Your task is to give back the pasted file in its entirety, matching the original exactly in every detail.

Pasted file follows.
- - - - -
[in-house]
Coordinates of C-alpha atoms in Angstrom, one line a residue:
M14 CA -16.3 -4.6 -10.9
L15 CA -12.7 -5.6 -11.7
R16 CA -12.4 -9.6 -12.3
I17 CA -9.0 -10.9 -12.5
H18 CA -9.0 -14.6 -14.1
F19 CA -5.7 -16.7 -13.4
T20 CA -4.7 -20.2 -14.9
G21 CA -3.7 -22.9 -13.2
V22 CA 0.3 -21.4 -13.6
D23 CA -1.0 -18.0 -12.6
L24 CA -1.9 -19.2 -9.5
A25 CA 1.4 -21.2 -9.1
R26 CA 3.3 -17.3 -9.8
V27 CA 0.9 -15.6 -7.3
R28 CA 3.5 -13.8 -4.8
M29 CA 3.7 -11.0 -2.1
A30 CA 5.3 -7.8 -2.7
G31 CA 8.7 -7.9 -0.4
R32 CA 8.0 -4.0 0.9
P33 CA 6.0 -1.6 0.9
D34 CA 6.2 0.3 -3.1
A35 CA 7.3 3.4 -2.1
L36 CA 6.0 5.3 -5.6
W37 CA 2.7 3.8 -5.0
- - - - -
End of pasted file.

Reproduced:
[in-house]
Coordinates of C-alpha atoms in Angstrom, one line a residue:
M14 CA -16.3 -4.6 -10.9
L15 CA -12.7 -5.6 -11.7
R16 CA -12.4 -9.6 -12.3
I17 CA -9.0 -10.9 -12.5
H18 CA -9.0 -14.6 -14.1
F19 CA -5.7 -16.7 -13.4
T20 CA -4.7 -20.2 -14.9
G21 CA -3.7 -22.9 -13.2
V22 CA 0.3 -21.4 -13.6
D23 CA -1.0 -18.0 -12.6
L24 CA -1.9 -19.2 -9.5
A25 CA 1.4 -21.2 -9.1
R26 CA 3.3 -17.3 -9.8
V27 CA 0.9 -15.6 -7.3
R28 CA 3.5 -13.8 -4.8
M29 CA 3.7 -11.0 -2.1
A30 CA 5.3 -7.8 -2.7
G31 CA 8.7 -7.9 -0.4
R32 CA 8.0 -4.0 0.9
P33 CA 6.0 -1.6 0.9
D34 CA 6.2 0.3 -3.1
A35 CA 7.3 3.4 -2.1
L36 CA 6.0 5.3 -5.6
W37 CA 2.7 3.8 -5.0